There is a full discussion of the solution of oblique triangles in Todhunter. [1] : Chap. VI See also the discussion in Ross. [8]

Solution by right-angled triangles Edit

Another approach is to split the triangle into two right-angled triangles. For example, take the Case 3 example where b, c, B are given. Construct the great circle from A that is normal to the side BC at the point D. Use Napier's rules to solve the triangle ABD: use c and B to find the sides AD, BD and the angle BAD. Then use Napier's rules to solve the triangle ACD: that is use AD and b to find the side DC and the angles C and DAC. The angle A and side a follow by addition.

Numerical considerations Edit

Not all of the rules obtained are numerically robust in extreme examples, for example when an angle approaches zero or π. Problems and solutions may have to be examined carefully, particularly when writing code to solve an arbitrary triangle.

Consider an N-sided spherical polygon and let An denote the n-th interior angle. The area of such a polygon is given by (Todhunter, [1] Art.99)

For the case of triangle this reduces to

where E is the amount by which the sum of the angles exceeds π radians. The quantity E is called the spherical excess of the triangle. This theorem is named after its author, Albert Girard. [9] An earlier proof was derived, but not published, by the English mathematician Thomas Harriot. On a sphere of radius R both of the above area expressions are multiplied by R 2 . The definition of the excess is independent of the radius of the sphere.

The converse result may be written as

Since the area of a triangle cannot be negative the spherical excess is always positive. It is not necessarily small, because the sum of the angles may attain 5π (3π for proper angles). For example, an octant of a sphere is a spherical triangle with three right angles, so that the excess is π/2. In practical applications it is often small: for example the triangles of geodetic survey typically have a spherical excess much less than 1' of arc. (Rapp [10] Clarke, [11] Legendre's theorem on spherical triangles). On the Earth the excess of an equilateral triangle with sides 21.3 km (and area 393 km 2 ) is approximately 1 arc second.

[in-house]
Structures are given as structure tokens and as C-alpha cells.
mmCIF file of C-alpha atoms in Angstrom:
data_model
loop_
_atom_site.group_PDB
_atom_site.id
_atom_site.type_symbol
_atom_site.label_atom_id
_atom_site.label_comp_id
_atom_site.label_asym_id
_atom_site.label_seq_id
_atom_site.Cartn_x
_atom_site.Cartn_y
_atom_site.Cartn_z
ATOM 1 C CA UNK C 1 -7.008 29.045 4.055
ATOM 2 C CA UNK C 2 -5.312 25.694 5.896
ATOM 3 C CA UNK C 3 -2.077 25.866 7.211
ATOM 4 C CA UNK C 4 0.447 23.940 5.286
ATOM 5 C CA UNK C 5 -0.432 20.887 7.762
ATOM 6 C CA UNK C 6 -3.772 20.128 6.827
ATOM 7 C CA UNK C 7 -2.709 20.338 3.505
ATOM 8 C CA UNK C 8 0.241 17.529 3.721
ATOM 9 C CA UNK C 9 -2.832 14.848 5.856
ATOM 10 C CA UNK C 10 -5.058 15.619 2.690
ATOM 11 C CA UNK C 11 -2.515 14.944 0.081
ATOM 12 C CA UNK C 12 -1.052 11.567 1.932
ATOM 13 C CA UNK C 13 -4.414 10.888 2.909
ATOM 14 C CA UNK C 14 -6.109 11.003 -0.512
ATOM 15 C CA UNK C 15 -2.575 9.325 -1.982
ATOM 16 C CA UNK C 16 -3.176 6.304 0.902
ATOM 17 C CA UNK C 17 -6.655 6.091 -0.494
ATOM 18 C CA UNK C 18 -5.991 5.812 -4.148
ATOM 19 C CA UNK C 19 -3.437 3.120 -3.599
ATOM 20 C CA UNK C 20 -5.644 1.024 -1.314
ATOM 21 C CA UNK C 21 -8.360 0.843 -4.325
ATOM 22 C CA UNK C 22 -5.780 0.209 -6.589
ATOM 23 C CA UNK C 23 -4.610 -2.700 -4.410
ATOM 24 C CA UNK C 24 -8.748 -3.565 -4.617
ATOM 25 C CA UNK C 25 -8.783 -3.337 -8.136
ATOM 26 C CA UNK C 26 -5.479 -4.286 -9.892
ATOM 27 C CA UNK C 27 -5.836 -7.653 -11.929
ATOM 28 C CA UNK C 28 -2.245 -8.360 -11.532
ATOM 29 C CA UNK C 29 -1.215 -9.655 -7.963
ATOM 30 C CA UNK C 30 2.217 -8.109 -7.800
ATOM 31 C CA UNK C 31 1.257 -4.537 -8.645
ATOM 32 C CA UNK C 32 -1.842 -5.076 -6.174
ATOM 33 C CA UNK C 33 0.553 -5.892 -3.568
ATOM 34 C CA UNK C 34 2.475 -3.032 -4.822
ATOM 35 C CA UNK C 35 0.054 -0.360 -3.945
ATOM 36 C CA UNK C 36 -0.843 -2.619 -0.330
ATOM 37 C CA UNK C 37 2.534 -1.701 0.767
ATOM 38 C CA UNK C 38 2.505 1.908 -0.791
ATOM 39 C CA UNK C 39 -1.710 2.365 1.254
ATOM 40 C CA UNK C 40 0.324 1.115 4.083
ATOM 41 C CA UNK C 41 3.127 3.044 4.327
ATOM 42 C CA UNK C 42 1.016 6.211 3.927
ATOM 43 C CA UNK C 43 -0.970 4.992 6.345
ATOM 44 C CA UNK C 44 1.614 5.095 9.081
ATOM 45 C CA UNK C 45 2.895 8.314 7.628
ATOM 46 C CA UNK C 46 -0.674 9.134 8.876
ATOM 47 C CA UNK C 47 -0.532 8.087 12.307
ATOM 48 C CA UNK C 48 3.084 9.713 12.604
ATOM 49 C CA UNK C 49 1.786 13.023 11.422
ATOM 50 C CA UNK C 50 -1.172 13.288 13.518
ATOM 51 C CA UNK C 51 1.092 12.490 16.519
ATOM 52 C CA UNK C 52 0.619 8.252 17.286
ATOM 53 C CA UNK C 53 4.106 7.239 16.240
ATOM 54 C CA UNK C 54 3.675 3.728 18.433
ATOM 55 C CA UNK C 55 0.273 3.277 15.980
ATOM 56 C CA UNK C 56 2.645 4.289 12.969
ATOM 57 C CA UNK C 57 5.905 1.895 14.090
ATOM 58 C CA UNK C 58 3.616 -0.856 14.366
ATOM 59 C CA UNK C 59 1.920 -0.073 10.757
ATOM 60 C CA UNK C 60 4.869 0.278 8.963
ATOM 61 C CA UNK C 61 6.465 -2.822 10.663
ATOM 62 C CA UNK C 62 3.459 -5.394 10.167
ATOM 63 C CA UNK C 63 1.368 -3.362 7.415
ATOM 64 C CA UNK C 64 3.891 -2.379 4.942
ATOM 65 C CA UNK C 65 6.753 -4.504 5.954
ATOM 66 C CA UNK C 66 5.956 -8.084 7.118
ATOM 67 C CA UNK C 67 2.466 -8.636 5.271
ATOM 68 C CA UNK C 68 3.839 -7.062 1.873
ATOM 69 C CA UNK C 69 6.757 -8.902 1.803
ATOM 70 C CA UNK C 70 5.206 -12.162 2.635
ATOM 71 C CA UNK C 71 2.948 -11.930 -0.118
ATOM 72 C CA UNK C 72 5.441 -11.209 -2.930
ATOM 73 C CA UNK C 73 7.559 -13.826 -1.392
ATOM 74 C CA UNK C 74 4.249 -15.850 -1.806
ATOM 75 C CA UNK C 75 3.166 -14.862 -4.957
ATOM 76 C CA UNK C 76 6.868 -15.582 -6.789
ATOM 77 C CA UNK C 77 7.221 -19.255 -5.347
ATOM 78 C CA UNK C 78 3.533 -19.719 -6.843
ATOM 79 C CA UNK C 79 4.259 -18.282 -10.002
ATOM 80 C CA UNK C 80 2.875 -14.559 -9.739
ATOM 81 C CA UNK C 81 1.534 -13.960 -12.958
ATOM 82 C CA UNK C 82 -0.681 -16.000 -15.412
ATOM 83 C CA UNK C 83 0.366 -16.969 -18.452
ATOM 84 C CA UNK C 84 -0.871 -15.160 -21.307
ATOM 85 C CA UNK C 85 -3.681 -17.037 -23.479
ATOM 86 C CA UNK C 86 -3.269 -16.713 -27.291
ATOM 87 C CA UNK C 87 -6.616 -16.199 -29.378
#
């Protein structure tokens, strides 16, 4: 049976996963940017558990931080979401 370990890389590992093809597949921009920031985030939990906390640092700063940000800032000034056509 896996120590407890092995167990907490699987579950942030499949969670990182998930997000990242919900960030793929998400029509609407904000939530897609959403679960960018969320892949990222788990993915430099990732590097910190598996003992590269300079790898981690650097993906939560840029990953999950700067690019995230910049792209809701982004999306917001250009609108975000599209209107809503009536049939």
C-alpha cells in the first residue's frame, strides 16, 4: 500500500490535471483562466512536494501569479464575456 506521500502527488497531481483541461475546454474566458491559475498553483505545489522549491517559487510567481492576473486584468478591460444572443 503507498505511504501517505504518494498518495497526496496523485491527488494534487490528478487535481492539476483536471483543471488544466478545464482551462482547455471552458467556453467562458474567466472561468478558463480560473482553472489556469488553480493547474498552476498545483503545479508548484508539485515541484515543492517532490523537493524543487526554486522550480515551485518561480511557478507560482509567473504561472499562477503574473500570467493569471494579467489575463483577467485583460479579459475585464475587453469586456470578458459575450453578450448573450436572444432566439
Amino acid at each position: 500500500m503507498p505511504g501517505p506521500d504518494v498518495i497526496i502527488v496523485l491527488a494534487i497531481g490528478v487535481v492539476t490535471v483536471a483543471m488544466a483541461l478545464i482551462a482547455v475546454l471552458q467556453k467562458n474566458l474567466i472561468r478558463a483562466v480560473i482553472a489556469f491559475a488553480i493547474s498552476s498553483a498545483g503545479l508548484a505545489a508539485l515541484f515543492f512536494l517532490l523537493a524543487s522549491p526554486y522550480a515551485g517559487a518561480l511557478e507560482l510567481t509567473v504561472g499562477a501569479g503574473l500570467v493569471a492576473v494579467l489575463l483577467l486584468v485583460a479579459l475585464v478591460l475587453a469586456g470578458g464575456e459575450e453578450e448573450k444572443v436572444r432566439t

There are many formulae for the excess. For example, Todhunter, [1] (Art.101—103) gives ten examples including that of L'Huilier:

From latitude and longitude Edit

An example for a spherical quadrangle bounded by a segment of a great circle, two meridians, and the equator is

The area of a polygon can be calculated from individual quadrangles of the above type, from individual triangle bounded by a segment of the polygon and two meridians, [12] or by a line integral with Green's theorem. [13] The other algorithms can still be used with the side lengths calculated using a great-circle distance formula.


Lincoln Ellsworth’s Polar Star

It all started with a penguin. In 1913, Lincoln Ellsworth, the son of a wealthy Chicago businessman, was in London, taking a course in geographical surveying at the Royal Geographic Society. Each week he visited the London Zoo to watch the emperor penguin that Ernest Shackleton had brought back from the Antarctic in 1909. “I used to watch the strange dignified bird for hours,” Ellsworth would later write. “Had it not been for that beautiful emperor penguin…I should probably never have chosen the polar regions as my field of endeavor.”

Ellsworth, an indifferent student, had left New York’s Columbia University 10 years earlier, and had spent the last several years conducting exploratory surveys for railroads and timber companies in Canada and the Yucatan. But after attending the memorial of Antarctic explorer Captain Robert Scott—and spending quality time with the penguin—Ellsworth was determined to become a polar explorer. He was 33 years old and finally had a purpose in life.